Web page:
A #MeToo episode from 1969 casts a long shadow for a folk legend

He sang at the former Sen. John Kerry’s wedding and at inaugural events for President Bill Clinton. He collected lifetime achievement awards. He lent his voice and name to various causes, strumming his guitar for the crowd at Occupy Wall Street.

A #MeToo episode from 1969 casts a long shadow for a folk legend

He sang at the former Sen. John Kerry’s wedding and at inaugural events for President Bill Clinton. He collected lifetime achievement awards. He lent his voice and name to various causes, strumming his guitar for the crowd at Occupy Wall Street.

But Yarrow, 81, will not be making a planned appearance at a free, outdoor arts festival in the small town of Norwich, New York, because of a backlash stirred up over a decades-old crime.

Last month, organizers of the Colorscape Chenango Arts Festival billed Yarrow as one of “America’s longtime favorite musicians and performers” as they announced his performance. Then, this week, they announced that his performance, which was scheduled for September, had been canceled.

The furor was over an episode involving two teenage sisters, one 14 and the other 17, visiting his hotel room in 1969 to seek an autograph. Yarrow answered the door naked.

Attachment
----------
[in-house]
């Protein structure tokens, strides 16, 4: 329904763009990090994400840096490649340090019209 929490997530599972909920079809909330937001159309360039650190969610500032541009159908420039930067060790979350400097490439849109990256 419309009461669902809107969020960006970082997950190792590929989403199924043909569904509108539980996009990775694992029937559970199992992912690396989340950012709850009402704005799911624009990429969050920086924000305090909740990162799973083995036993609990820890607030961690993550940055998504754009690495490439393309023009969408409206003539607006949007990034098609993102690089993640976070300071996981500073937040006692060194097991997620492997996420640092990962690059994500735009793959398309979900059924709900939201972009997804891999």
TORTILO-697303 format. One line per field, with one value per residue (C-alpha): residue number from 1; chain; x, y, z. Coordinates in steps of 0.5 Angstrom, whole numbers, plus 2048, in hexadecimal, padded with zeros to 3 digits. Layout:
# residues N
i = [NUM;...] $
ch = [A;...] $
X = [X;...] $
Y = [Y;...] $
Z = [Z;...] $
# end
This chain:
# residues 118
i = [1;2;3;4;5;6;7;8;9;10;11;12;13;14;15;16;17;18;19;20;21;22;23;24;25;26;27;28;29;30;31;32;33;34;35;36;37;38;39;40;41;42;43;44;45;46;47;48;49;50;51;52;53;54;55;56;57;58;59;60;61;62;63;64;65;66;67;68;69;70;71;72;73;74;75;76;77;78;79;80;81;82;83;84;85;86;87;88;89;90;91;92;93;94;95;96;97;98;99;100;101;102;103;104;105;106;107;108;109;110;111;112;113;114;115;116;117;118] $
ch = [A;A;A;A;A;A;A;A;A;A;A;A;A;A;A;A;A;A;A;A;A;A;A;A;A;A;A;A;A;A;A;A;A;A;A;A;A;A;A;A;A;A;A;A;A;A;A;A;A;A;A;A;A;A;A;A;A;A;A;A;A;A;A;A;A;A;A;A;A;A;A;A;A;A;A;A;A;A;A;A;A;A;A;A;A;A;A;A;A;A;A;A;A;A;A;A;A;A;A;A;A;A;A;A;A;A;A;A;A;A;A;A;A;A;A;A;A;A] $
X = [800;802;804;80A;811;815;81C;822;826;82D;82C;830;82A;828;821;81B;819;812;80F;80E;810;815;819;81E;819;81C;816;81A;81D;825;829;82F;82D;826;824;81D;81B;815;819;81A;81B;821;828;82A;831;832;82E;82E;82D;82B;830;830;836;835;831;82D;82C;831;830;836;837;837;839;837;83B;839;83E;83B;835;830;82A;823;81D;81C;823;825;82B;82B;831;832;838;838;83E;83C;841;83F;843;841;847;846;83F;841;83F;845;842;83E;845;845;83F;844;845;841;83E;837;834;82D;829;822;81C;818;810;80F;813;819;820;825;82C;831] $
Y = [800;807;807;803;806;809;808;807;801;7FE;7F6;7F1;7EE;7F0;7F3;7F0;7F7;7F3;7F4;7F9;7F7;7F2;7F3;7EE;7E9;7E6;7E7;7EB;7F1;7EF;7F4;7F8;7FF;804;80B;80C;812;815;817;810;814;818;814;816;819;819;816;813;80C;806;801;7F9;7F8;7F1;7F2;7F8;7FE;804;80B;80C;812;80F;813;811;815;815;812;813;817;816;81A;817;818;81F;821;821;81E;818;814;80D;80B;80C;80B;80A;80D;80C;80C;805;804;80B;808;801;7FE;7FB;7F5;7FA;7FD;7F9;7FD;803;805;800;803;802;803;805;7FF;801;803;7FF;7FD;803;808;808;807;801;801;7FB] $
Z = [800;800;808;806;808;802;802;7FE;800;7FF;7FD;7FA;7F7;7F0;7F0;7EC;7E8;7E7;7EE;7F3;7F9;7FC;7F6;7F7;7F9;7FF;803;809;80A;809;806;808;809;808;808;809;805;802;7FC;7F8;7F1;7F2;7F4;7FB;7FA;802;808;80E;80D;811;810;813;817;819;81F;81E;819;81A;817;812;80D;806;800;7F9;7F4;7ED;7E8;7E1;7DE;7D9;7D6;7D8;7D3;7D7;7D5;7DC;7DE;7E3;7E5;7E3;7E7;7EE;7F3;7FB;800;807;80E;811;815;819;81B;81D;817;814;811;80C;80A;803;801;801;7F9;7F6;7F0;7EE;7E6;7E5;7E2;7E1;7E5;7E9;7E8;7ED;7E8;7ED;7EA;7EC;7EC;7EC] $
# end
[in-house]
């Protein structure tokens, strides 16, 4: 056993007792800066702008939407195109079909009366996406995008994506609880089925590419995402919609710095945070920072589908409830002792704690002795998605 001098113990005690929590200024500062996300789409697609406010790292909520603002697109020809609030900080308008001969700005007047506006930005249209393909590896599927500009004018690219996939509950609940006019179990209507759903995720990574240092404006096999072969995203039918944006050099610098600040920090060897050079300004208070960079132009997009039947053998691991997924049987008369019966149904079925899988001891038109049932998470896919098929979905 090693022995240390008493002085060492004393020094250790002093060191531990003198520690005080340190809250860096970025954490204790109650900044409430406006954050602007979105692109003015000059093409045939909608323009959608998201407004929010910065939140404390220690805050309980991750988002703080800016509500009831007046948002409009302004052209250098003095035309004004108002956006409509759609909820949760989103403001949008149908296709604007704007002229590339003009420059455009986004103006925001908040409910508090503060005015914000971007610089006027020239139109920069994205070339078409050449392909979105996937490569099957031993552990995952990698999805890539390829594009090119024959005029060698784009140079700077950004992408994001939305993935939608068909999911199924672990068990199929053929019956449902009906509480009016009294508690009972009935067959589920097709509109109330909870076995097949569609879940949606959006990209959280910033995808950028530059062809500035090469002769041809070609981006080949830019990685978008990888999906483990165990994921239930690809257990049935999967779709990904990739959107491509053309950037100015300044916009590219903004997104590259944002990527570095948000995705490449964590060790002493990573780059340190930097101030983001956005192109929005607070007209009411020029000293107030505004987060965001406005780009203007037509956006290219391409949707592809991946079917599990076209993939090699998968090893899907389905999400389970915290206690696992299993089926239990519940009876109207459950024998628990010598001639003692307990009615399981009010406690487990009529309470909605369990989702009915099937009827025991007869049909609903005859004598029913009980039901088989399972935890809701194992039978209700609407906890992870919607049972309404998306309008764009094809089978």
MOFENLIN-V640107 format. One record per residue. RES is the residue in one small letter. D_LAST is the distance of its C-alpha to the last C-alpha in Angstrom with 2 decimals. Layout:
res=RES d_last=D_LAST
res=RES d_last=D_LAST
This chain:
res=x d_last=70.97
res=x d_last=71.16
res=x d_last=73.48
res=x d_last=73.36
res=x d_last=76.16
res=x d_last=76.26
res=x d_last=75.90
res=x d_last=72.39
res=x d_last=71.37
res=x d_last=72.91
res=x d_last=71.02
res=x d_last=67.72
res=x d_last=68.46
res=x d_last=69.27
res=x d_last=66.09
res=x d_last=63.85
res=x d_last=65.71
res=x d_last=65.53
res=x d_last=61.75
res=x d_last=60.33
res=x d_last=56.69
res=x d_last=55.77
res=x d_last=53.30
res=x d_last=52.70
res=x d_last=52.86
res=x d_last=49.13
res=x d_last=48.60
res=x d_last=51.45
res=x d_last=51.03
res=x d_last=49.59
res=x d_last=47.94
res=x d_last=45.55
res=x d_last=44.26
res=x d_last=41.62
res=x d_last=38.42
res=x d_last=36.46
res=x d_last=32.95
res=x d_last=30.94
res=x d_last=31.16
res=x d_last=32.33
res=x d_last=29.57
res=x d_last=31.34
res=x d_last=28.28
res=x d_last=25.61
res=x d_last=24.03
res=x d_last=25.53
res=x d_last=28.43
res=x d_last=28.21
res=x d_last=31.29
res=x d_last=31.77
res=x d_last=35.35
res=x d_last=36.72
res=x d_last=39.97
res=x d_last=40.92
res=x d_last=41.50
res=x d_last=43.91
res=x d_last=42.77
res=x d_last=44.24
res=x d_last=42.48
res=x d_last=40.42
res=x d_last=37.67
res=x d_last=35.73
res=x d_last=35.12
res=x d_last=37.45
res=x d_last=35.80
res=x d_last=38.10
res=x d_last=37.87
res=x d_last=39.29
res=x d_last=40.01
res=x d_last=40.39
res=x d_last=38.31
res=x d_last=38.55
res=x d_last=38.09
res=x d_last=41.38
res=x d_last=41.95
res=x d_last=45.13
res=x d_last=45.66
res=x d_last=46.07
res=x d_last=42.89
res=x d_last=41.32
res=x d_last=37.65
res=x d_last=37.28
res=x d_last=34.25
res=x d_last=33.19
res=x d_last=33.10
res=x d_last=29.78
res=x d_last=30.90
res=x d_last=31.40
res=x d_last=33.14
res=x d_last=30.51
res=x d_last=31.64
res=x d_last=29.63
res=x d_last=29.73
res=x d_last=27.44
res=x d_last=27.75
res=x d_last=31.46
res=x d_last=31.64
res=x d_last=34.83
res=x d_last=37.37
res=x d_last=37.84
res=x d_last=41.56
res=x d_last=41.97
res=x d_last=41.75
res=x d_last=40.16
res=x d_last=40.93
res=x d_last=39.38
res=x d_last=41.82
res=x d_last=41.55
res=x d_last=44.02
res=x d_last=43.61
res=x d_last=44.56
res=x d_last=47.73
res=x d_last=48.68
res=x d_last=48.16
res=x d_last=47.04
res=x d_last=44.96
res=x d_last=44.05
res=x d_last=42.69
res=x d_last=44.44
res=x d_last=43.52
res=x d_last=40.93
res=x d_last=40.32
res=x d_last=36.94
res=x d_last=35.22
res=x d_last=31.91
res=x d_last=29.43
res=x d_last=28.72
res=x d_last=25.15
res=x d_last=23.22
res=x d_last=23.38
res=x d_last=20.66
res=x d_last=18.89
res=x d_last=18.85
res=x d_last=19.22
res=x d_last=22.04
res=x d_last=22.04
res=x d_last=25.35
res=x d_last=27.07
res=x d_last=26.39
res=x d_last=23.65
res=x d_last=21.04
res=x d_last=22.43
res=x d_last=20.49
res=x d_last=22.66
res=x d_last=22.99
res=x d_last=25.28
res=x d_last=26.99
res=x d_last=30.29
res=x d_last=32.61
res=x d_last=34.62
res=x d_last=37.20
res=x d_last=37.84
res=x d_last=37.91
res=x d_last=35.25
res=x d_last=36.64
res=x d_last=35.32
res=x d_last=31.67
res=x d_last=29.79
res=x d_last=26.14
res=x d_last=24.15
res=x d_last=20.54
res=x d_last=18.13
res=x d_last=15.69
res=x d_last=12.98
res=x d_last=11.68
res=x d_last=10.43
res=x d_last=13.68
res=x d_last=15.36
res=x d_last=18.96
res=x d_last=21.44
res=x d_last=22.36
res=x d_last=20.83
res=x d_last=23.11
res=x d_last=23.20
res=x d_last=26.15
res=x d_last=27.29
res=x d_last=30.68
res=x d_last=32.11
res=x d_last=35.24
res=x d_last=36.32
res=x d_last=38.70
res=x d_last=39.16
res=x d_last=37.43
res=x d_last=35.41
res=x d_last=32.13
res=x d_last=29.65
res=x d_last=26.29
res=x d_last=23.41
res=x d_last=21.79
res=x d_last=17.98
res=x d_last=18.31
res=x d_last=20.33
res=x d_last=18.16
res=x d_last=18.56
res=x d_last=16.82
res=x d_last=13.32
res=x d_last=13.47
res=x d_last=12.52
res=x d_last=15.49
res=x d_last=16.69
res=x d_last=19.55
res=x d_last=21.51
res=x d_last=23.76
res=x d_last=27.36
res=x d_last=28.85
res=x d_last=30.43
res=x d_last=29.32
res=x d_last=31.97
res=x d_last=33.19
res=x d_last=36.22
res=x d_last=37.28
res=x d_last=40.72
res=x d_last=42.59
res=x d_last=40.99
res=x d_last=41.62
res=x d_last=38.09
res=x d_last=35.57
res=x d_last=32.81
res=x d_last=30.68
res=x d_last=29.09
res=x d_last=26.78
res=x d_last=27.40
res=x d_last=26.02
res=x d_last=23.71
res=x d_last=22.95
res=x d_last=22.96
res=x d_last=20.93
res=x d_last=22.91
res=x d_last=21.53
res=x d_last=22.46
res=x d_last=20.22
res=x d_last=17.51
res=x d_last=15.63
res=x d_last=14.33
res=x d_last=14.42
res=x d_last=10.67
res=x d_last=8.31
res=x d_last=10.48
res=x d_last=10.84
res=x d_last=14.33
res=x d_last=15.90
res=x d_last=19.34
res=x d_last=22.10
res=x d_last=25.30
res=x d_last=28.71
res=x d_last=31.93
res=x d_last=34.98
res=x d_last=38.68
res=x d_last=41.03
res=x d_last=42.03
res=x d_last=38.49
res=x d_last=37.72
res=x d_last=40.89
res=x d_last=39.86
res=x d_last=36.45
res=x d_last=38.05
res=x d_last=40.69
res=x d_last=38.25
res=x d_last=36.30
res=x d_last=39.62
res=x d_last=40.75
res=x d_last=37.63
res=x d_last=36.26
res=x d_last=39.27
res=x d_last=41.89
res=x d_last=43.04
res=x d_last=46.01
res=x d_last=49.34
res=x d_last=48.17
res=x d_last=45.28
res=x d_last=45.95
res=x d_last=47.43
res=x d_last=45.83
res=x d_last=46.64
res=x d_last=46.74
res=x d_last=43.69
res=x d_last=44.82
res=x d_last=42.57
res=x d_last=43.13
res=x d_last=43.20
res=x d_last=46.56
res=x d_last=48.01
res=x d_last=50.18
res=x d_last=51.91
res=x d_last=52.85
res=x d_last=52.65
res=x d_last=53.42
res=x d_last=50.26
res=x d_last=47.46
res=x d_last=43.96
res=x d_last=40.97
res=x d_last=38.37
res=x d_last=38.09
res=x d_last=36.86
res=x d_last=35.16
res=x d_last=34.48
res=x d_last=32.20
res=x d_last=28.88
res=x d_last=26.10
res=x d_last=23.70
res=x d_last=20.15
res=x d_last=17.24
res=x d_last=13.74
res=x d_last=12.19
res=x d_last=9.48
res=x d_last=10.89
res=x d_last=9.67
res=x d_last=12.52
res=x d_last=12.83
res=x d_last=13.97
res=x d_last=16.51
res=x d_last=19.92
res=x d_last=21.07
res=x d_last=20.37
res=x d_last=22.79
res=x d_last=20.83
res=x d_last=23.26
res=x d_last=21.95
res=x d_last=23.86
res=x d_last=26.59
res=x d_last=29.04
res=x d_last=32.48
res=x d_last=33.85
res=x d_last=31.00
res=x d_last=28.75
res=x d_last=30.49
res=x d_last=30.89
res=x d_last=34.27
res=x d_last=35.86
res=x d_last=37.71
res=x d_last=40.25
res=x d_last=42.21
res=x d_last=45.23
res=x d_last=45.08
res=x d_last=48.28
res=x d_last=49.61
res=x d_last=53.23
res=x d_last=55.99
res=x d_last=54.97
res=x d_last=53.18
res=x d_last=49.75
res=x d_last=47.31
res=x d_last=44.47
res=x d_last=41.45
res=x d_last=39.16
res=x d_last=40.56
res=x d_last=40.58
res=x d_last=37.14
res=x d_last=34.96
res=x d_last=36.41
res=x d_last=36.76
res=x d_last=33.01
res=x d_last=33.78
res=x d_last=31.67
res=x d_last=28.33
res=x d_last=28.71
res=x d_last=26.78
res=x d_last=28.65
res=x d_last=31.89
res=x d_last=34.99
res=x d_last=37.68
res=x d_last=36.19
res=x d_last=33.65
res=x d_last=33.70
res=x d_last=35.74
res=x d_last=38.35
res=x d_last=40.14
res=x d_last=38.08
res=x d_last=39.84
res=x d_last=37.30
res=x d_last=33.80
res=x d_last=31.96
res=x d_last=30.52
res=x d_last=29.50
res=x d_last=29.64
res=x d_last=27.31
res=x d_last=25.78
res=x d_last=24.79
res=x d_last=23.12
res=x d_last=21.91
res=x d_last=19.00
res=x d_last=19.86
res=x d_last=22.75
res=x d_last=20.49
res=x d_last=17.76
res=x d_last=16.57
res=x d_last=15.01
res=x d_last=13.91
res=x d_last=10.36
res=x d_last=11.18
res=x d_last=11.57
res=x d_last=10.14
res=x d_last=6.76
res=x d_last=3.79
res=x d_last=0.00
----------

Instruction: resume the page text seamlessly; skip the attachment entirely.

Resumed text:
Yarrow was charged with taking indecent liberties with a minor, pleaded guilty and was sentenced to three months in jail. President Jimmy Carter pardoned him in 1981.

“Some members of our community expressed concern, and after further investigation and careful consideration,” Melissa DeCordova, the president of the festival’s board, said in a statement Tuesday, “the decision was made to remove Yarrow from the music schedule.”

The festival takes place on the weekend after Labor Day every year in Norwich, a town of just more than 7,000 people about 180 miles northwest of New York City. The event typically draws some 10,000 people with live performances and displays of arts and crafts.

In an emailed statement, Yarrow said he did not believe the organizers’ choice was “unfair or unjust.”

“I fully support the current movements demanding equal rights for all and refusing to allow continued abuse and injury — most particularly of a sexual nature, of which I am, with great sorrow, guilty,” he said. “I do not seek to minimize or excuse what I have done and I cannot adequately express my apologies and sorrow for the pain and injury I have caused in this regard.”

This article originally appeared in The New York Times.

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